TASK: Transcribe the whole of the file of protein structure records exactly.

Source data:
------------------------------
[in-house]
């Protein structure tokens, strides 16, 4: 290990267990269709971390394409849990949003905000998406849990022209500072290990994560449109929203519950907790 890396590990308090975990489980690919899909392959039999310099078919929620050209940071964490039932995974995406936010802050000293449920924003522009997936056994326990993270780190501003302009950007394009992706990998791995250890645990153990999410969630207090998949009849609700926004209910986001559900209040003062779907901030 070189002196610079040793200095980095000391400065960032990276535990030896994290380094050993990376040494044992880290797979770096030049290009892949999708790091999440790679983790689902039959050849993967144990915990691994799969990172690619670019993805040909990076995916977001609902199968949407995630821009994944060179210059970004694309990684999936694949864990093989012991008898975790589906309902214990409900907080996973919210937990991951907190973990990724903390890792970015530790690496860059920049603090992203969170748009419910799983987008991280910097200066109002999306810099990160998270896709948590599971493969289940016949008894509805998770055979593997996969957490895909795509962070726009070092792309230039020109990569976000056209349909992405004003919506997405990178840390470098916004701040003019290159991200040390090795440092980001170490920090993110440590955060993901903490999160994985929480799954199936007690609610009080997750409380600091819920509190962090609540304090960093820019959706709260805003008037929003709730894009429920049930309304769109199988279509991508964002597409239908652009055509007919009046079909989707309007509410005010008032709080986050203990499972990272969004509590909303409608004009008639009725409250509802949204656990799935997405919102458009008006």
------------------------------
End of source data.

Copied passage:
[in-house]
């Protein structure tokens, strides 16, 4: 290990267990269709971390394409849990949003905000998406849990022209500072290990994560449109929203519950907790 890396590990308090975990489980690919899909392959039999310099078919929620050209940071964490039932995974995406936010802050000293449920924003522009997936056994326990993270780190501003302009950007394009992706990998791995250890645990153990999410969630207090998949009849609700926004209910986001559900209040003062779907901030 070189002196610079040793200095980095000391400065960032990276535990030896994290380094050993990376040494044992880290797979770096030049290009892949999708790091999440790679983790689902039959050849993967144990915990691994799969990172690619670019993805040909990076995916977001609902199968949407995630821009994944060179210059970004694309990684999936694949864990093989012991008898975790589906309902214990409900907080996973919210937990991951907190973990990724903390890792970015530790690496860059920049603090992203969170748009419910799983987008991280910097200066109002999306810099990160998270896709948590599971493969289940016949008894509805998770055979593997996969957490895909795509962070726009070092792309230039020109990569976000056209349909992405004003919506997405990178840390470098916004701040003019290159991200040390090795440092980001170490920090993110440590955060993901903490999160994985929480799954199936007690609610009080997750409380600091819920509190962090609540304090960093820019959706709260805003008037929003709730894009429920049930309304769109199988279509991508964002597409239908652009055509007919009046079909989707309007509410005010008032709080986050203990499972990272969004509590909303409608004009008639009725409250509802949204656990799935997405919102458009008006």